Traffic lights show the way for pupils

Jessica Jennings and classmates with their cupsJessica Jennings and classmates with their cups
Jessica Jennings and classmates with their cups
Meet the pupils using traffic lights to race ahead with their learning.

Youngsters at St Nicholas Primary School in Marton are using a revolutionary system of coloured cups to tell teachers exactly how much they understand.

And it’s paying dividends for staff and students alike – the School Road establishment this month becoming the first mainstream Blackpool school to receive an ‘outstanding’ grade from inspectors Ofsted for seven years.

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It’s a small part of a massive turnaround at the school which was graded as ‘requiring improvement’ in 2013.

But staff and pupils alike have taken to the new system, put in place after a session with learning guru Bill Thompson.

Deputy Head Debbie Twist said: “Bill came to talk to us about some of his ideas, he’s something of an expert in taking schools from requiring improvement from outstanding.
“We had a day from the school where staff could really get to grips with the ideas and this was just one of them.

“The staff have done an incredible job taking this and putting it into action.”

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Pupils use their red, amber and green cups throughout the school day to show teachers and their friends just what they understand. And it’s proving a massive hit.

“We’re using it all the time,” said Mrs Twist. “In the morning you might come in and carry on something you started the day before.

“You can ask the children to show with their cups what they understand.

“The ones on green you can take onto more advanced tasks while you can spend time going over things with those on amber or red.

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“At other times you can ask children who are showing green cups to help their friends, to be a mentor.

“They can then show their understanding to the class together. It might be a specific learning objective you’ve set, we’re using the cups all the time.”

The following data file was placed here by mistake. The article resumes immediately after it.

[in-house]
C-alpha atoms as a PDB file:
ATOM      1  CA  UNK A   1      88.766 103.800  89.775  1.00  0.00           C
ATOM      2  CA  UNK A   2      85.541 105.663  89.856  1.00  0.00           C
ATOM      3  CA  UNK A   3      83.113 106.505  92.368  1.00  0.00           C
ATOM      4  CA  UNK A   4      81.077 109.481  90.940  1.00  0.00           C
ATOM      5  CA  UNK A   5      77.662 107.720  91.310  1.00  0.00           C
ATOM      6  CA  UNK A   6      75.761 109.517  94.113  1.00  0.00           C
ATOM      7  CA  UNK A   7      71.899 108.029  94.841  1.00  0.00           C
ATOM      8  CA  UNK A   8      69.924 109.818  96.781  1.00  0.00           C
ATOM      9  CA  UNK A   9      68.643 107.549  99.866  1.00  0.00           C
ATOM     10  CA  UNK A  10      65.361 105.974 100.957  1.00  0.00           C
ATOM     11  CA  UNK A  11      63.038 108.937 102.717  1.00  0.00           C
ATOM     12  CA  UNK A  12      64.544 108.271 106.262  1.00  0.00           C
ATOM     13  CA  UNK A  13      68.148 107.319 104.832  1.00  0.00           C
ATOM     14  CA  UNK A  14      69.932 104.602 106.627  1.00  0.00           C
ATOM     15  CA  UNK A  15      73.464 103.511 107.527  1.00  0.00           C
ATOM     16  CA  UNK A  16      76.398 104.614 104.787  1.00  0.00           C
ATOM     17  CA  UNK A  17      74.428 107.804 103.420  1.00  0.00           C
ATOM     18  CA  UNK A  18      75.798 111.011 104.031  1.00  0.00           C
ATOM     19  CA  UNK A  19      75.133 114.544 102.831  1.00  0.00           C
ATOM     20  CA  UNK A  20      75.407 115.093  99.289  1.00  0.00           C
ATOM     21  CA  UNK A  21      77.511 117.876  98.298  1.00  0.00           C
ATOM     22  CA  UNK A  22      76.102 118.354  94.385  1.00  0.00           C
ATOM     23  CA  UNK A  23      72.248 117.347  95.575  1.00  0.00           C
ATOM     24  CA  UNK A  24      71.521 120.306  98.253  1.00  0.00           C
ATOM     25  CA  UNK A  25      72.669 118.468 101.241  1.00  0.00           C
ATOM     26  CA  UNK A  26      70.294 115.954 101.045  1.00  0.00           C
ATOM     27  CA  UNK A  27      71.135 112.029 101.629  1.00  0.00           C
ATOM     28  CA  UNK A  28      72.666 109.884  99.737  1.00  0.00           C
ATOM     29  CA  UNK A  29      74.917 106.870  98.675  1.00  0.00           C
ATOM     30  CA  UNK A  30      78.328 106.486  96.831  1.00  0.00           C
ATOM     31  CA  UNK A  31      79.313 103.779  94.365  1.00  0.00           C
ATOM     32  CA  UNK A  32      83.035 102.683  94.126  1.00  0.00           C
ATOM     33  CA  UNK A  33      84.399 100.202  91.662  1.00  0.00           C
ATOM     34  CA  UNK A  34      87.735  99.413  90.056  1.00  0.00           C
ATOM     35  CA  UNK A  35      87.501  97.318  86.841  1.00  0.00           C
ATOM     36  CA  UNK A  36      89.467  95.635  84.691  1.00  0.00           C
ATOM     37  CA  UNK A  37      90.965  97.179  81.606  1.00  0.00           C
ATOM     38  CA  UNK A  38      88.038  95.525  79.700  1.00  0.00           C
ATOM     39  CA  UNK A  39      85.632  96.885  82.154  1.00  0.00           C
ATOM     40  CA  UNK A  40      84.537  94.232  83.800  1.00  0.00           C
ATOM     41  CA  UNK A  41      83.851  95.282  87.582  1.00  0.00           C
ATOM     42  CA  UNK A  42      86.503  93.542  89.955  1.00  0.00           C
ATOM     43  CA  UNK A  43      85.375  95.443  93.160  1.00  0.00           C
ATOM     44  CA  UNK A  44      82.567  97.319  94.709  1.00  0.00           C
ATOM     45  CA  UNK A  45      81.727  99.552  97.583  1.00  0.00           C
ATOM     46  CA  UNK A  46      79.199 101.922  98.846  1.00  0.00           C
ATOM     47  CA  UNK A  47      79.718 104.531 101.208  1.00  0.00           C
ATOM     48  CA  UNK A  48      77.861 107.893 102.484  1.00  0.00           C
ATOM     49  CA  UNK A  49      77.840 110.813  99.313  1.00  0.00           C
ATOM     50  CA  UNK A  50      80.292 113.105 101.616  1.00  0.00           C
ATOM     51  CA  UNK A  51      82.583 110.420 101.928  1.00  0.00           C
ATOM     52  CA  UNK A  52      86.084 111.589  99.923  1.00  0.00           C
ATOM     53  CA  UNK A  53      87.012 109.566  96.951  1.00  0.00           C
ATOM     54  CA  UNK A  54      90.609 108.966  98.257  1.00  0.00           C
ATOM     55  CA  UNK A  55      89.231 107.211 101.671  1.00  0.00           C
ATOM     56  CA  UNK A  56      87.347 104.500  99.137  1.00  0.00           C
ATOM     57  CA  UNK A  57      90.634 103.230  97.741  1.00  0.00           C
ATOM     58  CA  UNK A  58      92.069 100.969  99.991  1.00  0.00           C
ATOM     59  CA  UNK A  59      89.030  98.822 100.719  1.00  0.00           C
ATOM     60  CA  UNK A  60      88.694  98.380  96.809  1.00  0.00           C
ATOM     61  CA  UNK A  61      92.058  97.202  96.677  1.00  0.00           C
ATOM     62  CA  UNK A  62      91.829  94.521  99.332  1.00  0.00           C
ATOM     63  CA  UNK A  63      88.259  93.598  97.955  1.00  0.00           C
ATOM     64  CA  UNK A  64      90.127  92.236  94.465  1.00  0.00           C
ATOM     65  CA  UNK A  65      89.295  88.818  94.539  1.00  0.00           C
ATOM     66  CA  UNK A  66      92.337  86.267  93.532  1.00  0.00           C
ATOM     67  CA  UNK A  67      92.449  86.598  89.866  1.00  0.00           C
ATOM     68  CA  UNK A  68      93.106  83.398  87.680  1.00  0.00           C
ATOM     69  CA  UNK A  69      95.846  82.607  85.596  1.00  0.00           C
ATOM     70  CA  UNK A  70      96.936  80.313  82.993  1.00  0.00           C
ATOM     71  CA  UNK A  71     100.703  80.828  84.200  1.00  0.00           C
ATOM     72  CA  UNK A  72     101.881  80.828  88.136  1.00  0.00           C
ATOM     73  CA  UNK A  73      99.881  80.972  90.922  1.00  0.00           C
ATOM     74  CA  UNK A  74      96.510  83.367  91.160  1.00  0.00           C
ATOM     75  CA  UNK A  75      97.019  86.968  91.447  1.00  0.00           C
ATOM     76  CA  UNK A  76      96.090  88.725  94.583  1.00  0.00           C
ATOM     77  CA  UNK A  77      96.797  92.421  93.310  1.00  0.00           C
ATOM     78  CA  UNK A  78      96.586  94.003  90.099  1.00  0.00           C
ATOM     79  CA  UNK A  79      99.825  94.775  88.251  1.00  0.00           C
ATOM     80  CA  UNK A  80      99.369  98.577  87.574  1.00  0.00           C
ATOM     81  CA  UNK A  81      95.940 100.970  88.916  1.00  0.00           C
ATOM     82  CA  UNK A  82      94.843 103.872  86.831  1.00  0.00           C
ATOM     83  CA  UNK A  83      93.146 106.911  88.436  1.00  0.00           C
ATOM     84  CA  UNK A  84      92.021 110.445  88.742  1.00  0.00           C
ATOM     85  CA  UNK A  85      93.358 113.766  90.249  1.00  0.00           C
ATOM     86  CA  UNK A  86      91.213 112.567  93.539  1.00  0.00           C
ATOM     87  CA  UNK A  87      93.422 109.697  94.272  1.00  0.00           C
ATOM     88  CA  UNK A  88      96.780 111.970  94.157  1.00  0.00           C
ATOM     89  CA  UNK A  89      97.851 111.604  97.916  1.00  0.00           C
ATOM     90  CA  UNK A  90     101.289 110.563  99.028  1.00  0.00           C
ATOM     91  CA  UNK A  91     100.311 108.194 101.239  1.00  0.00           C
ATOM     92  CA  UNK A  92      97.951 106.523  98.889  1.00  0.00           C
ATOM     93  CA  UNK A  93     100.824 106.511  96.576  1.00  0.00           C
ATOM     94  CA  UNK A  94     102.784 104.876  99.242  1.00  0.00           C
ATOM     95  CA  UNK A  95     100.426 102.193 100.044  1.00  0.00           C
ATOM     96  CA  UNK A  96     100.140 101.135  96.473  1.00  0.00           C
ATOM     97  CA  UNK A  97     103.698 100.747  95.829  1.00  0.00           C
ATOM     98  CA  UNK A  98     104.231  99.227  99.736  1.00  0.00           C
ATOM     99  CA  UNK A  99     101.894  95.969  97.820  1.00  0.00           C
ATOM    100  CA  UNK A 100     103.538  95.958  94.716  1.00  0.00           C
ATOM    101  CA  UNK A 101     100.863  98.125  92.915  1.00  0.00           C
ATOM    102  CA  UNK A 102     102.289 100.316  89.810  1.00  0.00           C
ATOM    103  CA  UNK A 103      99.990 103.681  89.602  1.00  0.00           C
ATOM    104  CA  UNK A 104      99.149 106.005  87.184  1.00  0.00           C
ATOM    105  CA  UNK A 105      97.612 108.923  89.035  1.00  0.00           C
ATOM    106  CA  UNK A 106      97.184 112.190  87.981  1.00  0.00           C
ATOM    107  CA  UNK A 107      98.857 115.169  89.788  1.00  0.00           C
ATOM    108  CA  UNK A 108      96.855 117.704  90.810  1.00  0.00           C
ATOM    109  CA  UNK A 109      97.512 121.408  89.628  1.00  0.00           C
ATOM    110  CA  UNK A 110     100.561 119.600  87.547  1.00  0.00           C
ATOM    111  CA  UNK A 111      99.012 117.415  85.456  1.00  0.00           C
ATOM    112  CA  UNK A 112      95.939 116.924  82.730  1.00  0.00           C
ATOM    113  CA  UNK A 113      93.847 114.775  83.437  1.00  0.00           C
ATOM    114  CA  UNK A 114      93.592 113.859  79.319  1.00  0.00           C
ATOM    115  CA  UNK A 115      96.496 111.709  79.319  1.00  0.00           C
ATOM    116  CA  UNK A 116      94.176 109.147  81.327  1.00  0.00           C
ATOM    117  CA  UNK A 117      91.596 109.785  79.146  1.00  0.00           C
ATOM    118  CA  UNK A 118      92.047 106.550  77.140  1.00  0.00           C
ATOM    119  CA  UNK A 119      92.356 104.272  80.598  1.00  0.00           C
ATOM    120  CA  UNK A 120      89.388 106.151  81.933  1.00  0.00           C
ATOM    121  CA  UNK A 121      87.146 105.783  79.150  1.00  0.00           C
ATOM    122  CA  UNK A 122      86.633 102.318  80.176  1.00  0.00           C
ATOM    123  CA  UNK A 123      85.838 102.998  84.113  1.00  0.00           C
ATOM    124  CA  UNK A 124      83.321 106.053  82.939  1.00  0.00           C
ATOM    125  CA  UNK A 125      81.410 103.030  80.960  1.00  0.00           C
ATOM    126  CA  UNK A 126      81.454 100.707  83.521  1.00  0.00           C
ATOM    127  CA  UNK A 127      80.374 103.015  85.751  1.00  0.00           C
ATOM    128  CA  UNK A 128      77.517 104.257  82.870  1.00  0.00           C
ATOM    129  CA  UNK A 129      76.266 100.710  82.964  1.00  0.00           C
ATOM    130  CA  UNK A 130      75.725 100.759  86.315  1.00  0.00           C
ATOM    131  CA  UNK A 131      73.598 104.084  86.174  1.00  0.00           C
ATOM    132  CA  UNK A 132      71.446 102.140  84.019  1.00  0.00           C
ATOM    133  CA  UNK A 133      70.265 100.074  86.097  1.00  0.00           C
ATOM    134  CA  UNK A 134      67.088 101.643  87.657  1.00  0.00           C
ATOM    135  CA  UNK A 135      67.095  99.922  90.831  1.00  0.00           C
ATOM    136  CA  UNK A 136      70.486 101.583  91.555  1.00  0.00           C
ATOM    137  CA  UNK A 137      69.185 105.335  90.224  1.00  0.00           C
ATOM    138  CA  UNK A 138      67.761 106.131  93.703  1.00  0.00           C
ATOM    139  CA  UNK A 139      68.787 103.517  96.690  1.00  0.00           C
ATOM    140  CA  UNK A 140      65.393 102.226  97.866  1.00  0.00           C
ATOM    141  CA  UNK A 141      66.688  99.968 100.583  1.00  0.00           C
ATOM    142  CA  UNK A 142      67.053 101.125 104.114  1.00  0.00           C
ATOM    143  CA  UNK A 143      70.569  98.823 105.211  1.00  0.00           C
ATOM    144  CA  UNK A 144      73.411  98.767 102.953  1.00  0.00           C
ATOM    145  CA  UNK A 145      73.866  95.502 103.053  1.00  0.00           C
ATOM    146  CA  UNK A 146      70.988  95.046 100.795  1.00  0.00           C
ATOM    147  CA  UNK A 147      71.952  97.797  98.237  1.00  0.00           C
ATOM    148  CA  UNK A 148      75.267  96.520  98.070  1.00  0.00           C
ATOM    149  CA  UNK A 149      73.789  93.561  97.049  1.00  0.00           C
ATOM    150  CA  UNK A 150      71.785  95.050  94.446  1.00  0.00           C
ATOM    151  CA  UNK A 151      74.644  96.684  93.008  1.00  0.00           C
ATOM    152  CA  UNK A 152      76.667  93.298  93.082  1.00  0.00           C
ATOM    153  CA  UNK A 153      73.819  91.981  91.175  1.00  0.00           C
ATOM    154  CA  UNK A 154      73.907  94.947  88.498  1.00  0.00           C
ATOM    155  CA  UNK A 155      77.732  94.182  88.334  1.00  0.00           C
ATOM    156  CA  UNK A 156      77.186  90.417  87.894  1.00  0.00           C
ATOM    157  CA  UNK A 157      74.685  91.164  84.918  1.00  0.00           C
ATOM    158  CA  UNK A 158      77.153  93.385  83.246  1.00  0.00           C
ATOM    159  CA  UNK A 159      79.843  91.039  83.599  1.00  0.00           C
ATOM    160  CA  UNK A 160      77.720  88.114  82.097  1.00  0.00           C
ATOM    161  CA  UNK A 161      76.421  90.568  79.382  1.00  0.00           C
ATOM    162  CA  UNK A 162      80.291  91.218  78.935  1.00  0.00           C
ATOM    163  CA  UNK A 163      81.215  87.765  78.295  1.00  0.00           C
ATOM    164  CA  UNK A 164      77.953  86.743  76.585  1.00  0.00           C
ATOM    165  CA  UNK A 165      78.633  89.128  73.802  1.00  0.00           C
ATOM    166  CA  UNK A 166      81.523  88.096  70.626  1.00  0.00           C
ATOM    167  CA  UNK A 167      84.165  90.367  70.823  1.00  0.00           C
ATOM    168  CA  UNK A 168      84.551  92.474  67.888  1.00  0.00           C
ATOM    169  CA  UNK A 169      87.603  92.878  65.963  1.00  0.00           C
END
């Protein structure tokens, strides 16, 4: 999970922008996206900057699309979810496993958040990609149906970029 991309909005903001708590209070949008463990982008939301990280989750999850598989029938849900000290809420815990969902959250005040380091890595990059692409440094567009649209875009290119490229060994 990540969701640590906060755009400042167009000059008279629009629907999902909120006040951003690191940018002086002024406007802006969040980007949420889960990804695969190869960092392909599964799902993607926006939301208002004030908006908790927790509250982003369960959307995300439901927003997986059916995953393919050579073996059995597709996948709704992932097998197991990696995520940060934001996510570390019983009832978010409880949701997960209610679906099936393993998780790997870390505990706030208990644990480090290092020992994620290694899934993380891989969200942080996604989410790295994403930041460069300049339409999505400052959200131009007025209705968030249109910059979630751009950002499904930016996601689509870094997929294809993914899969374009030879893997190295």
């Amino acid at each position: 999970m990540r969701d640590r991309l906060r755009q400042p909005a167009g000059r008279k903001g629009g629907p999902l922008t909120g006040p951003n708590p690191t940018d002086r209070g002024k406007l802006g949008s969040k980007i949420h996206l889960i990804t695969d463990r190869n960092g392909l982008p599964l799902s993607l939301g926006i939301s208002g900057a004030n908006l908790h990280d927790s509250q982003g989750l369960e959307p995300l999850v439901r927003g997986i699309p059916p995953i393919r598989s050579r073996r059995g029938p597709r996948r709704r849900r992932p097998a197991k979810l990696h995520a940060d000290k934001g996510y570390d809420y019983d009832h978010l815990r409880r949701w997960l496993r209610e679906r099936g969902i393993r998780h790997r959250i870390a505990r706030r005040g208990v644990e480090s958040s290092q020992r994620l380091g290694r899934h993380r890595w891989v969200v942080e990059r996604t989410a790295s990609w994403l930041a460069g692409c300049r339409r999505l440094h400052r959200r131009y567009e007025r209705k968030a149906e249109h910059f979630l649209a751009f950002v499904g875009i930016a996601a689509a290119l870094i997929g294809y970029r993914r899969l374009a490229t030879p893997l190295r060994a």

And while pupils might be forgiven for striving to show a green cup every time, Mrs Twist insists that’s not the idea.

“We use the cups along with a ‘learning pit’ which teaches the pupils it isn’t a bad thing to show you don’t understand.

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“We’d rather see them with the amber or red cups because it shows they are learning.

“The children seem to understand it’s not just about being able to show a green cup, it’s about showing what you understand and when you might need help.

“It takes a lot of training for the pupils

“They’ve really taken ownership of it and it’s proving a very accurate reflection of what they are learning.”

And the system was given a big thumbs-up by year three pupils. Fraser Haddock, seven, explained how it works.

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He said: “Red means you need help, orange means you are getting there and green means you understand.

“First of all you can ask the children on your table who have a green cup and then you can ask the teacher.”

Amelia Sharpe, seven, said: “Orange means we know what we’re wanting to say but can’t explain it.

“If they teacher asks something it makes us feel comfortable saying we don’t understand.”

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Jessica Jennings, seven, said: “It’s good to be able to help somebody on your table

You can only change your own cup not somebody else’s.

“It’s okay to be on red, it’s better because if you’re on green you’re not learning anything.”

Alfie Charlton, seven, said: “It helps make you comfortable if you’re stuck. It helps if you know you’re not the only one.”